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Renewable Energy Technologies

Wednesday, August 2, 2006 - 12:00am
City Hall Council Chambers<br>San Jose, California
Research Directions, Investment Opportunities, and Challenges to Commercial Application in the United States and the Developing World

Opening Statement By Hon. Mike Honda

I’d like to everyone in attendance for being here today for this hearing about a topic that I believe is essential to the future of our nation and our world, renewable energy. Chairwoman Biggert, I thank you traveling out to Silicon Valley to join us and to hear what folks from this region have to contribute to this important endeavor.

I extend my warmest thanks and welcome to Cindy Chavez, Vice Mayor of the City of San Jose, who made it possible for us to hold this hearing in this wonderful space today.  Cindy, please stand up and be recognized.  Thank you so much for reserving the Council Chambers for us.

I also want to thank all of the witnesses for agreeing to testify before us today.  I think we have assembled an eminently qualified panel that represents the spirit and breadth of expertise and experience that makes Silicon Valley and the whole Bay Area the special place that it is.

I’m the kind of person who drives a hybrid car and wants to keep the battery charged with a solar cell when I don’t drive it for a while.  I’m also in the process of doing some work on my house, and my plans involve installing solar photovoltaics on the roof.  Sadly, the rest of the nation is not doing the same.  The United States was once the leader in solar technologies.  The first solar cell that produced a useful amount of electricity was invented here, but last year, only 11 percent of the photovoltaic generating capacity was manufactured here.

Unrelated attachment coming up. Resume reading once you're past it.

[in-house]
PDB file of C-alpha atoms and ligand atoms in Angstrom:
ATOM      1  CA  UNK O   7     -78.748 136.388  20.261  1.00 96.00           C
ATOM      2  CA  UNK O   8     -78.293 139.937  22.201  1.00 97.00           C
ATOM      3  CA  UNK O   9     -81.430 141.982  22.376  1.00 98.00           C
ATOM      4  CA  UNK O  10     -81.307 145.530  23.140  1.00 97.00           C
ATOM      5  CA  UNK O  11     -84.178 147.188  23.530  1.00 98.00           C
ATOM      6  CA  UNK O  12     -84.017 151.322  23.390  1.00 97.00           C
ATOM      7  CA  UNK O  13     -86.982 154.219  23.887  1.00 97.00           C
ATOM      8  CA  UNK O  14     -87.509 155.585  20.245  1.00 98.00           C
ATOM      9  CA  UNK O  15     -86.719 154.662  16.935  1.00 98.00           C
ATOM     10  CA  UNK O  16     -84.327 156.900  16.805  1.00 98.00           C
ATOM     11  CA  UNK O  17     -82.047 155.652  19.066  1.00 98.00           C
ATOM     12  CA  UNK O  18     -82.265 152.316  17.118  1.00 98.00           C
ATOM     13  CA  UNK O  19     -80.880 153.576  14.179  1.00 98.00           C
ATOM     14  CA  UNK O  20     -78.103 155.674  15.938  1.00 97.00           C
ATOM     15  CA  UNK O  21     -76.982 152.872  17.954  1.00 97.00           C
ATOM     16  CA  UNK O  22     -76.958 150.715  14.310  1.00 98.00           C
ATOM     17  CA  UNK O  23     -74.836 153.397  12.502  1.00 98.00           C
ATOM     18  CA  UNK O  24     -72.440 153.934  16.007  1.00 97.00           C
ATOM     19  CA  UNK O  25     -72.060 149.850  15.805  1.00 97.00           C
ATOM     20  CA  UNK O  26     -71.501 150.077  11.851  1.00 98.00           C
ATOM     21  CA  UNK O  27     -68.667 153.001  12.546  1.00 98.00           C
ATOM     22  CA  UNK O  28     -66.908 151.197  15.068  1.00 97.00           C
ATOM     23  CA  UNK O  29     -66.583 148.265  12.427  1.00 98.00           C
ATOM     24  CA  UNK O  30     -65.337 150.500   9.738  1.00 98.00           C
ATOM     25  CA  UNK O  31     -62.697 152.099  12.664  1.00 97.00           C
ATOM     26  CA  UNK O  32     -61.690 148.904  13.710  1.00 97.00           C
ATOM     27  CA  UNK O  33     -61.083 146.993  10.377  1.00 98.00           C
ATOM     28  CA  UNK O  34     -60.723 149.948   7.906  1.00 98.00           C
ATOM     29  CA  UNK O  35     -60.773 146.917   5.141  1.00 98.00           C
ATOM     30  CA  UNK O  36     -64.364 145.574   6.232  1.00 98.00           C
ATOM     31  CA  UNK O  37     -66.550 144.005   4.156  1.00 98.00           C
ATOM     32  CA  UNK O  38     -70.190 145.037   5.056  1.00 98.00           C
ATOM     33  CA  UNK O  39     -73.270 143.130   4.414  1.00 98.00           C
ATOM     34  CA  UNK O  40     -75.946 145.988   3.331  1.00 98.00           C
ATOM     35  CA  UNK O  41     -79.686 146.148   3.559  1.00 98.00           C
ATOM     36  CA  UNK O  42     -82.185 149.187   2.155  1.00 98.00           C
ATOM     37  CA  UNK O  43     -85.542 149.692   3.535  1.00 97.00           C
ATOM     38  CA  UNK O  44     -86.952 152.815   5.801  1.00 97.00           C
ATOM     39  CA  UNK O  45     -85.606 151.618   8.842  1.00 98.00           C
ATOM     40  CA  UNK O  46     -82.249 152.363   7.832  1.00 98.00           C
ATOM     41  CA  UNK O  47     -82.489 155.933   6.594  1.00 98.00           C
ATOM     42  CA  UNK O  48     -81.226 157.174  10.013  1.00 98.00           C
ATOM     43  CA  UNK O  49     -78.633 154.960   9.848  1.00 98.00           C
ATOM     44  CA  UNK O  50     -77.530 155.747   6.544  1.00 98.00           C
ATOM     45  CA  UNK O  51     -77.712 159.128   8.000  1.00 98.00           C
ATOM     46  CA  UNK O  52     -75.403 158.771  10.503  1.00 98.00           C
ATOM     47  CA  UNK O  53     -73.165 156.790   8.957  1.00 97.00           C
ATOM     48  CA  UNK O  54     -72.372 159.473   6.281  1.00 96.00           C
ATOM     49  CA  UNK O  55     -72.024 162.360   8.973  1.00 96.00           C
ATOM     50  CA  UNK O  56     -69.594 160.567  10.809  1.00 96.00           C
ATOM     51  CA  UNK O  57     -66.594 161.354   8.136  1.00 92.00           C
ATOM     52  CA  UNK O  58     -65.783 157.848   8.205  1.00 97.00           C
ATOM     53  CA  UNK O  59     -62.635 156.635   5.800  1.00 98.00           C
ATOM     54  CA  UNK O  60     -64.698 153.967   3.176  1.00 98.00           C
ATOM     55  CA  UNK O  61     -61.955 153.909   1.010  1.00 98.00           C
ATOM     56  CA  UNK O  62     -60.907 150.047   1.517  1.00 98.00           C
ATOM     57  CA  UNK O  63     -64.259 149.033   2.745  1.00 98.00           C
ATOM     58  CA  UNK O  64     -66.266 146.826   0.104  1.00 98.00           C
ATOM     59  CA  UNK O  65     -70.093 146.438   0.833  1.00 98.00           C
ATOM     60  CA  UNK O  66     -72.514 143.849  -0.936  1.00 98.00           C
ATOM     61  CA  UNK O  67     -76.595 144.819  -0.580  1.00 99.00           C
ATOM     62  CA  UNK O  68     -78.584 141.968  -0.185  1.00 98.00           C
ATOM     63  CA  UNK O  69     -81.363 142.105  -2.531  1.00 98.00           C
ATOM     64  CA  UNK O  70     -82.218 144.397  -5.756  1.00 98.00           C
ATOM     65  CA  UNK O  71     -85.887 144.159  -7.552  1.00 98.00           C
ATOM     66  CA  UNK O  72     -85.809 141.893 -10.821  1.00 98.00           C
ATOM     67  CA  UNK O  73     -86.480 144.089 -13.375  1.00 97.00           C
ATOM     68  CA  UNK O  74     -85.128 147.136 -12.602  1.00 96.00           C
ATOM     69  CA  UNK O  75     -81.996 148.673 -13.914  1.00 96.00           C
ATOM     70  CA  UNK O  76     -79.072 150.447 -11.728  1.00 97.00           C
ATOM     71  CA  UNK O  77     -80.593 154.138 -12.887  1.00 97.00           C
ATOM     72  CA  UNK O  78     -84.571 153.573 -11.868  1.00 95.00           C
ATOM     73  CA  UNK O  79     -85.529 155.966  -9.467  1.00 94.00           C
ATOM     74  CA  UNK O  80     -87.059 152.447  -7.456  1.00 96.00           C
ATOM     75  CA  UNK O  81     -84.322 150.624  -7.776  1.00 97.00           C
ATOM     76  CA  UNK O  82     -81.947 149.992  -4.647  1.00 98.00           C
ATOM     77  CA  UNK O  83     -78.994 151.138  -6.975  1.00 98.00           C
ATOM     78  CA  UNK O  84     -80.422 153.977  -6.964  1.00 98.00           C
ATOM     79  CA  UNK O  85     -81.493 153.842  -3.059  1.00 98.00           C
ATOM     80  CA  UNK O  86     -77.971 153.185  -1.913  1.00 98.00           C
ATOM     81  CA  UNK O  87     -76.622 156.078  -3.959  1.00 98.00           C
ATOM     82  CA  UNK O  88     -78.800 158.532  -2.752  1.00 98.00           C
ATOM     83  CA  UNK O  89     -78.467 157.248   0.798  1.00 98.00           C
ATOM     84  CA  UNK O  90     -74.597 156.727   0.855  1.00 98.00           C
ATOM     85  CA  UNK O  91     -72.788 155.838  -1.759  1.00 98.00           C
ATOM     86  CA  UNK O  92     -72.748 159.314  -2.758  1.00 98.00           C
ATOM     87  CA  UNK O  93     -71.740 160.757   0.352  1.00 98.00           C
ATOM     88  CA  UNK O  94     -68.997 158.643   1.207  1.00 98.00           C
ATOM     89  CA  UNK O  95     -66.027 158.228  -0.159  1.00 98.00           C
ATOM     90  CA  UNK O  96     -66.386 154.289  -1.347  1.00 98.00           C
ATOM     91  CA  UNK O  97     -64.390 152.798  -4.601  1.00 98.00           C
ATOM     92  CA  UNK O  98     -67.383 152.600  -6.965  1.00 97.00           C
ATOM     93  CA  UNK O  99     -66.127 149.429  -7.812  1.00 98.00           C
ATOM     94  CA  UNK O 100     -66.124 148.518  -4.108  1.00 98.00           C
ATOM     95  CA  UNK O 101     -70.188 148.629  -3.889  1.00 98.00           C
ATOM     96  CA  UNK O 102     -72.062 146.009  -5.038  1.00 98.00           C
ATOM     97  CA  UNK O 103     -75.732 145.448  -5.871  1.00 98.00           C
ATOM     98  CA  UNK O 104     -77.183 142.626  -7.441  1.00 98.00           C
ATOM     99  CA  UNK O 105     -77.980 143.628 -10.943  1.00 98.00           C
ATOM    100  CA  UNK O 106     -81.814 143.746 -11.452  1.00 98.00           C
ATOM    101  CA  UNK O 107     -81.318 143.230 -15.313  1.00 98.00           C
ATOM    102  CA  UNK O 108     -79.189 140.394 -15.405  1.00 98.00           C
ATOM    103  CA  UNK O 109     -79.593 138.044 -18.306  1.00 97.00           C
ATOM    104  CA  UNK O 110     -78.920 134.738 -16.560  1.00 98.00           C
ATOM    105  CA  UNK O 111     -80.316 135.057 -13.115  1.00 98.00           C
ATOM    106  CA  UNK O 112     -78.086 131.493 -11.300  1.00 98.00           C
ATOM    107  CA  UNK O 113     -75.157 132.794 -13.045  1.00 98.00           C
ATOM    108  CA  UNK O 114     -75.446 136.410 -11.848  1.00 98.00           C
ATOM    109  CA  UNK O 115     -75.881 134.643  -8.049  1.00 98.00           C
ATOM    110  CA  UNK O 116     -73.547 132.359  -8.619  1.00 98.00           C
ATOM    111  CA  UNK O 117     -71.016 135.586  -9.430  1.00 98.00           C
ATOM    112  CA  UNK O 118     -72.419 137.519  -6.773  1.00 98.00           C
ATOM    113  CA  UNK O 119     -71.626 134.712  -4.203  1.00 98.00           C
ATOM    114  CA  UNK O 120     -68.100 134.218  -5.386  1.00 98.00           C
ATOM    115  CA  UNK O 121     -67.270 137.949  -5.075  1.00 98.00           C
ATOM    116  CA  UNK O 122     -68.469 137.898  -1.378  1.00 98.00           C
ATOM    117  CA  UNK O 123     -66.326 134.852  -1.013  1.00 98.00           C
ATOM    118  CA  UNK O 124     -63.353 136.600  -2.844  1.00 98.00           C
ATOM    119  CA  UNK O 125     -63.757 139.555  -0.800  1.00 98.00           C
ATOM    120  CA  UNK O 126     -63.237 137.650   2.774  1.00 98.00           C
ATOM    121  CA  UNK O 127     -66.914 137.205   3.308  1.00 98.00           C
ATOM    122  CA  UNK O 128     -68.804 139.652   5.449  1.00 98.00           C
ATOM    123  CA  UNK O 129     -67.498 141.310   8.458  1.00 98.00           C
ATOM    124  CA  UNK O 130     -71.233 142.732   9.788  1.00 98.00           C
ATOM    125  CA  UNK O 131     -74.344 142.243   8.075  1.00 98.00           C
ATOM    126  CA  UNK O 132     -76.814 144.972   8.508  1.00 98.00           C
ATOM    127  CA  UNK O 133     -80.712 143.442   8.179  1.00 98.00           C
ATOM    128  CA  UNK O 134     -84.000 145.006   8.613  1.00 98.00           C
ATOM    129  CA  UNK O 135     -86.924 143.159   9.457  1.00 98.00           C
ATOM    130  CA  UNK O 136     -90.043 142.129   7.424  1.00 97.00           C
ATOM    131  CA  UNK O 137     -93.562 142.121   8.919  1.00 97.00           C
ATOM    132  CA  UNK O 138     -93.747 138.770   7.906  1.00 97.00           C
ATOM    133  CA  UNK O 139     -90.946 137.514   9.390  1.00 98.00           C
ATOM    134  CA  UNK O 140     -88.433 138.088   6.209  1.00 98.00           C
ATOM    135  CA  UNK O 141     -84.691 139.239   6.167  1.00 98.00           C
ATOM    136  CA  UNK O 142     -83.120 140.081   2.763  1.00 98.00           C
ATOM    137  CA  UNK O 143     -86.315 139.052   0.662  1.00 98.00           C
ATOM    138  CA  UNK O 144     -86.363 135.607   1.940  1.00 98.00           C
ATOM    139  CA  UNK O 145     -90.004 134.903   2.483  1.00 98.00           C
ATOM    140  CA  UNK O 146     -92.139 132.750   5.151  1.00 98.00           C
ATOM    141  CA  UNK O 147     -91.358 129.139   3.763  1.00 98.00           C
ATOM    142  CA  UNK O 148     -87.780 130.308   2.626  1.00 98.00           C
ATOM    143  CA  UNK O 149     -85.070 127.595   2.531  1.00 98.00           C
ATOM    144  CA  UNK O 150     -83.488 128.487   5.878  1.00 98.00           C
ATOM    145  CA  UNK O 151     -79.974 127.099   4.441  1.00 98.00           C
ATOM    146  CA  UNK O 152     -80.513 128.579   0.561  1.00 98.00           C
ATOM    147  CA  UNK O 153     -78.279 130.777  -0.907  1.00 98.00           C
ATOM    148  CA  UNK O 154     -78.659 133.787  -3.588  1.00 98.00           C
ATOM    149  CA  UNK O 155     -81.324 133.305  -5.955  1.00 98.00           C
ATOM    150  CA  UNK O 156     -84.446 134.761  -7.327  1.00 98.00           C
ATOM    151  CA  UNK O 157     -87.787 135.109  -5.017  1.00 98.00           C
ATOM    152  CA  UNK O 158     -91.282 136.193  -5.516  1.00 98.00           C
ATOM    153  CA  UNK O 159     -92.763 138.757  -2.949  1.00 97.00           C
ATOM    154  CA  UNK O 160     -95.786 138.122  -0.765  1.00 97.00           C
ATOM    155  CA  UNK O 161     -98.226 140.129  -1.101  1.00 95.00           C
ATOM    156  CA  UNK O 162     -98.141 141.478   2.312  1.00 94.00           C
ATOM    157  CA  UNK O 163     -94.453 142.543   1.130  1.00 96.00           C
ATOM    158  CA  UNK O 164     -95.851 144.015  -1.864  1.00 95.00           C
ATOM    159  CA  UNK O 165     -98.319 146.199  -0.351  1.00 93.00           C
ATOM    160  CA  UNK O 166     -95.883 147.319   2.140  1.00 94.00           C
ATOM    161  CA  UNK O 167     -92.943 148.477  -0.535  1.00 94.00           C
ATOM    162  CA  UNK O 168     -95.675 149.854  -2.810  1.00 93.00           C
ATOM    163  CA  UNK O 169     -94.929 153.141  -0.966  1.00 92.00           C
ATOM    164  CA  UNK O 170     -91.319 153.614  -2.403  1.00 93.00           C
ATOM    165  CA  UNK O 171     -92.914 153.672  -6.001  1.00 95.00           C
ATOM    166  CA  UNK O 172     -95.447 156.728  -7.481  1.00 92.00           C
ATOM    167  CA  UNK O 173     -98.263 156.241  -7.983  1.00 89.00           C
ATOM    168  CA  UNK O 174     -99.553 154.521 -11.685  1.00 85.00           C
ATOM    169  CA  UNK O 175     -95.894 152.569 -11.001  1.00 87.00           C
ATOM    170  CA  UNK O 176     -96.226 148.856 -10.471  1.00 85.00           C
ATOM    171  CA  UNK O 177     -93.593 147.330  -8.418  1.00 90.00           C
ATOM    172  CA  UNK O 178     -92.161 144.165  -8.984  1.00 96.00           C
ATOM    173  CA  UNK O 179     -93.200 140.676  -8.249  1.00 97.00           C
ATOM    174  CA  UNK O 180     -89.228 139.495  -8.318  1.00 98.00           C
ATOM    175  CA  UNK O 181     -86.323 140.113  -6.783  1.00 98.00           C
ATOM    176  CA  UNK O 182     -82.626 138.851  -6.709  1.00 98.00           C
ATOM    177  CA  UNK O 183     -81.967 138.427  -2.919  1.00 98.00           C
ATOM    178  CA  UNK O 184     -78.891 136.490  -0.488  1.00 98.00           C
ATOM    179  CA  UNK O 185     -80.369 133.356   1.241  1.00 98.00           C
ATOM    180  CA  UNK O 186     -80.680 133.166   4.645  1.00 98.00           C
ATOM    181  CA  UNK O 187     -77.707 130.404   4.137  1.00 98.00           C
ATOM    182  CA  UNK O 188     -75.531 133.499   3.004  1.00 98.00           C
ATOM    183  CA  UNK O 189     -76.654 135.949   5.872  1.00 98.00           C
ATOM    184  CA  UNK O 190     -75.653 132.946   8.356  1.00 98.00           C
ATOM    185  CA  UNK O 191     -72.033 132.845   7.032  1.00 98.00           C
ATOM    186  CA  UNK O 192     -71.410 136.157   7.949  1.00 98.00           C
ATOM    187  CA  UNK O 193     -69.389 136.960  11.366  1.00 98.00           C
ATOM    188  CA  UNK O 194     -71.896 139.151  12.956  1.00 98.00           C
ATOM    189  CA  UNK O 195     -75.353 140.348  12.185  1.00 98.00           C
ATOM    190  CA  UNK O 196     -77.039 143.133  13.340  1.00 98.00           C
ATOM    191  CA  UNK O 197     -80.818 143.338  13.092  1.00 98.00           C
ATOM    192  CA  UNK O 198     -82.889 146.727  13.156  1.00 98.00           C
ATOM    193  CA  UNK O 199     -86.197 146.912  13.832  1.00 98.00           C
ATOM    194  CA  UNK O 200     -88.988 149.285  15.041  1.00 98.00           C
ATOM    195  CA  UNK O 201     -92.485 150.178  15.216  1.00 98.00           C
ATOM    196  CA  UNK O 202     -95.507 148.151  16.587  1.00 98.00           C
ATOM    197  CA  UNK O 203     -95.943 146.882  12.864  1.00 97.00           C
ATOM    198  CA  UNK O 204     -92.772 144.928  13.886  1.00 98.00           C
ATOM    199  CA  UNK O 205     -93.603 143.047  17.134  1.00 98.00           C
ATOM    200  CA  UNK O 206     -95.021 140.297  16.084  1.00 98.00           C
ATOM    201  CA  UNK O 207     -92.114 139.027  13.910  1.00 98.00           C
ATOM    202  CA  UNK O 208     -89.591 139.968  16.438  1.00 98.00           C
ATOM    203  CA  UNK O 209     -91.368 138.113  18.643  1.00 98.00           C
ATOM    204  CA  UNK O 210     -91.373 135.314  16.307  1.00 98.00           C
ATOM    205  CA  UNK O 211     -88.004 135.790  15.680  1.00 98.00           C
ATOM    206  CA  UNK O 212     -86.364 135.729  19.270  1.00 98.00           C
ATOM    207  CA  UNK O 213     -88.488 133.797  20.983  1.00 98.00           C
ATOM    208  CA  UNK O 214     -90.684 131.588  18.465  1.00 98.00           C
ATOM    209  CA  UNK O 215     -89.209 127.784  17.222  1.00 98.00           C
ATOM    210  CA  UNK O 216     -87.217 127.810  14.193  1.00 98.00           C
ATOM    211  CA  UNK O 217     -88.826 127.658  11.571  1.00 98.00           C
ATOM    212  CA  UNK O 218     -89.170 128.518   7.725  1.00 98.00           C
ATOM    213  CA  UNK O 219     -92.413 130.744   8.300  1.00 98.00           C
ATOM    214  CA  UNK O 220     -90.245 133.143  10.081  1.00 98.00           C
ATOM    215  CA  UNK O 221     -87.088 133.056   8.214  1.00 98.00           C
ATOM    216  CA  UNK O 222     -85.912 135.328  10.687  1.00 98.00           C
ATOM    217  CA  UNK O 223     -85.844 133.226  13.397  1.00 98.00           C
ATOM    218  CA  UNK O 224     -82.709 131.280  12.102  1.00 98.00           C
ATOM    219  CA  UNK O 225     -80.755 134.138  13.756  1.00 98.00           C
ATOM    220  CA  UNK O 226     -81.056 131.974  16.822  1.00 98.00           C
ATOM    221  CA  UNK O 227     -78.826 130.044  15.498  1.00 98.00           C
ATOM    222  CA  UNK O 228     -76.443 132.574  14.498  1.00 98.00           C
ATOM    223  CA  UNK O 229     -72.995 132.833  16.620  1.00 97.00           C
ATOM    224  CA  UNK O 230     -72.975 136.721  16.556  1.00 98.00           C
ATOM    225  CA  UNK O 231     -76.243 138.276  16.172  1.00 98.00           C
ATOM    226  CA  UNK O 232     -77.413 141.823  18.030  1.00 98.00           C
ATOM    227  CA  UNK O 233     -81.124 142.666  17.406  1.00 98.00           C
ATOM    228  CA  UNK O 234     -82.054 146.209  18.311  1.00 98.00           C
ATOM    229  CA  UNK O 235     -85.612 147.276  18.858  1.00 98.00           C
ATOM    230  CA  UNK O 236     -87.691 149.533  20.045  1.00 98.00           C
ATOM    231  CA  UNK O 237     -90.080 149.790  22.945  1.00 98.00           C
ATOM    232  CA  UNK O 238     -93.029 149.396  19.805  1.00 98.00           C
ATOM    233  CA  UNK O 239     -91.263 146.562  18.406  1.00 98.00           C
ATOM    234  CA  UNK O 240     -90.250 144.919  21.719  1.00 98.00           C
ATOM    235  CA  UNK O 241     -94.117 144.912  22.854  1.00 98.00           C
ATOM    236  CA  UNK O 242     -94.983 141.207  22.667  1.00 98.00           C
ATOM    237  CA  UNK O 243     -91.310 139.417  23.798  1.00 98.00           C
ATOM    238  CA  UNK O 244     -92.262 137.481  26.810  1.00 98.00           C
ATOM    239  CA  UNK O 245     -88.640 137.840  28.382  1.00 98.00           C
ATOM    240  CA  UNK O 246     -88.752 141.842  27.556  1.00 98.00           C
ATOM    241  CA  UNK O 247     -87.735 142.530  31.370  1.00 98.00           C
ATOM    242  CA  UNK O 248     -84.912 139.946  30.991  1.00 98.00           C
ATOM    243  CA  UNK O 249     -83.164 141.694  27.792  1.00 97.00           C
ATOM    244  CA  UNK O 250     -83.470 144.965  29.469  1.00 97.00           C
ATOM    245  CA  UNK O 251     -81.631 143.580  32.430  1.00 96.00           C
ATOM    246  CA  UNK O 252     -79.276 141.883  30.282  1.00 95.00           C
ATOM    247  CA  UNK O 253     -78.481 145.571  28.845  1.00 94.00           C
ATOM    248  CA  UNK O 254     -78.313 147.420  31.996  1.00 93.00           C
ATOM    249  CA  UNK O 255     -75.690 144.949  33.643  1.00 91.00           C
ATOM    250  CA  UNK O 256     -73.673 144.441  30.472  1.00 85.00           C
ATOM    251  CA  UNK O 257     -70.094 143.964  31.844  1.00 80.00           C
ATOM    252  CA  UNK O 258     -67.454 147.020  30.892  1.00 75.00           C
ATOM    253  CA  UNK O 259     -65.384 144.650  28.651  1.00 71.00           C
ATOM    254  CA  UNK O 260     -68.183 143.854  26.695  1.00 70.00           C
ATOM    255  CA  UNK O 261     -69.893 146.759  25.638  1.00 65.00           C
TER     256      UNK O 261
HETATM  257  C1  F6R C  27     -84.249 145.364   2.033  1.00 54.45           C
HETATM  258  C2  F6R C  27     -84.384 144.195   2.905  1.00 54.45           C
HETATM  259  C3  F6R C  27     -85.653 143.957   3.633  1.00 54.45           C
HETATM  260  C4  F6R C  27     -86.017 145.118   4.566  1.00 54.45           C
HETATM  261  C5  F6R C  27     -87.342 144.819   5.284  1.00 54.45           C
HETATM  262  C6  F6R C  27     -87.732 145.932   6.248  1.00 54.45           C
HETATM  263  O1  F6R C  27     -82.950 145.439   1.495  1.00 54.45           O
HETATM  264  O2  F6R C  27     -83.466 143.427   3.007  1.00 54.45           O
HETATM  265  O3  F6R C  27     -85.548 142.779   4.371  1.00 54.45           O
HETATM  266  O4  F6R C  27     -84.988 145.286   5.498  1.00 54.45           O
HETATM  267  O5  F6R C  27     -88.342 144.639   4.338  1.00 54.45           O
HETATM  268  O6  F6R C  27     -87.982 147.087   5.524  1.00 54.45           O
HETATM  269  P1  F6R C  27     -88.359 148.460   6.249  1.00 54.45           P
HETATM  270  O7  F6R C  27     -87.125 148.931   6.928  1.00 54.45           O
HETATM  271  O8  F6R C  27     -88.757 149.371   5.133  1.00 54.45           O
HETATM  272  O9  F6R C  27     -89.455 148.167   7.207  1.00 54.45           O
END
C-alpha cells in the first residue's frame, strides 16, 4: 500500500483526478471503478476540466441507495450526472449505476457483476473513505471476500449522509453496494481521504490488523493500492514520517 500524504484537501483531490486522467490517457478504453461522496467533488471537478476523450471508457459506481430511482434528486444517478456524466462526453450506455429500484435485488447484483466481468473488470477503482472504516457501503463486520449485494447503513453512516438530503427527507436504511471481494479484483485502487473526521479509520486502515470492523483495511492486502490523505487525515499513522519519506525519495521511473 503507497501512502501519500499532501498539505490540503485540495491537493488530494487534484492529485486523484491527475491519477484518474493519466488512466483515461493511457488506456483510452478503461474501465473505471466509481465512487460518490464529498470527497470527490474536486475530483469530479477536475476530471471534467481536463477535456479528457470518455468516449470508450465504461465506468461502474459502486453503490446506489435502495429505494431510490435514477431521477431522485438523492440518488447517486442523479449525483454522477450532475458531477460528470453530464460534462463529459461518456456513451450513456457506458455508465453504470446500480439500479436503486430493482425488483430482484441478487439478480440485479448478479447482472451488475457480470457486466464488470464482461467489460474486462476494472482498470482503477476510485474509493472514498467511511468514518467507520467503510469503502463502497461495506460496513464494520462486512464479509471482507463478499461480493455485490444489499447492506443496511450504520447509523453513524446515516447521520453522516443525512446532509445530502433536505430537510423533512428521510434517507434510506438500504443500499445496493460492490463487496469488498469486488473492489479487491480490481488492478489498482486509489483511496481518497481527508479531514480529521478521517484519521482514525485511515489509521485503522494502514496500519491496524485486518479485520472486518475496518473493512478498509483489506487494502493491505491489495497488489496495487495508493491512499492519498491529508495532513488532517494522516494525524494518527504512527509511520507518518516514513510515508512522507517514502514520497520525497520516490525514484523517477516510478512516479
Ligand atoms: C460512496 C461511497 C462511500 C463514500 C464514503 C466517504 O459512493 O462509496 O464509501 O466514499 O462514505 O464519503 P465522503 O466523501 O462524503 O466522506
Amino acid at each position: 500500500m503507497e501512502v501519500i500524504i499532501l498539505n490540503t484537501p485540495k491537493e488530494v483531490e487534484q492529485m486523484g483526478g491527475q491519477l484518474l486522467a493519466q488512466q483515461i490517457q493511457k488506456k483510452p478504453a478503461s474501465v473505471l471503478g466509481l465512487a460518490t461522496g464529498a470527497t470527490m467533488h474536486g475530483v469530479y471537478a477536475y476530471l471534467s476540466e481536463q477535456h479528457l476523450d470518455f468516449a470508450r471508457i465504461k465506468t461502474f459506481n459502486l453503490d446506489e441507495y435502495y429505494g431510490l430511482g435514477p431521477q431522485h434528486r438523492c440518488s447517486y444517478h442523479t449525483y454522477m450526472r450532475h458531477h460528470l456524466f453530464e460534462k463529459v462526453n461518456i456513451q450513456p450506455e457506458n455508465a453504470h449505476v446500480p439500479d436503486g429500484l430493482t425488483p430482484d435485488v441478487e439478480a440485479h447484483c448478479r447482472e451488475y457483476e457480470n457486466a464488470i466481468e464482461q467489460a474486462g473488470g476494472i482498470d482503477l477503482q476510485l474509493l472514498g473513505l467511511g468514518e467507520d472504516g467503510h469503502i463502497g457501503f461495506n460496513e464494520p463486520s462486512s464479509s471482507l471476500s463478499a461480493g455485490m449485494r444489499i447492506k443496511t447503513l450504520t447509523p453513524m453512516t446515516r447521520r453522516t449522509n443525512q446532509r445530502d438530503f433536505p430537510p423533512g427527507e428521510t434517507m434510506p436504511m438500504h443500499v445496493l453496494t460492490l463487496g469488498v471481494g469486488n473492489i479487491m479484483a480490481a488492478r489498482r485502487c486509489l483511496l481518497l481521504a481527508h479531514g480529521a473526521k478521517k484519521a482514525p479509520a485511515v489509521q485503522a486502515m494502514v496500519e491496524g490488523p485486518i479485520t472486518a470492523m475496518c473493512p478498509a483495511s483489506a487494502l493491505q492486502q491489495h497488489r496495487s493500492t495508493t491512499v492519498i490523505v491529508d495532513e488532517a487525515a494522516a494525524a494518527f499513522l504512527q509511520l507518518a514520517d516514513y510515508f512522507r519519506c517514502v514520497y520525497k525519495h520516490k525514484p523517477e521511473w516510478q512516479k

Our track record at installing solar generation is equally poor.  By the end of 2004, the United States installed photovoltaic generating capacity was only about equal to what a standard coal-fired power plant produces, or approximately 0.04 percent of U.S. electricity production.  We have fallen behind other nations, such as Germany and Japan, which saw solar installation increase as a result of meaningful incentive programs.

But all is not lost, because nature gives us an advantage - the United States has far greater potential for solar power than Germany.  This means that the U.S. has tremendous growth potential for solar energy.  Here in California, we are taking the lead, with over 100 megawatts of installed grid capacity to date.  It has taken a commitment to get to this point, because a typical home photovoltaic system is not cheap to purchase and install.

To succeed in advancing solar technology, cost must be reduced.  Fortunately, as more cells are manufactured, the cost has decreased 5-7 percent per year.  As more consumers install these systems with the help of federal and state incentives, prices will continue to fall and the cost of power will become comparable to other sources.

Research and development can help to increase the efficiency and decrease the cost of renewable energy.  For example, in the area of biofuels, research can help develop dedicated energy crops that are cost-effective, easy to sustain, and produce greater energy yields.  In the area of photovoltaics, new fields such as nanotechnology offer the opportunity to develop solar cells that can generate electricity using more wavelengths of the sun’s light and collect all light more efficiently.  With the right resources, the global scientific and engineering community can continue down the path to progress.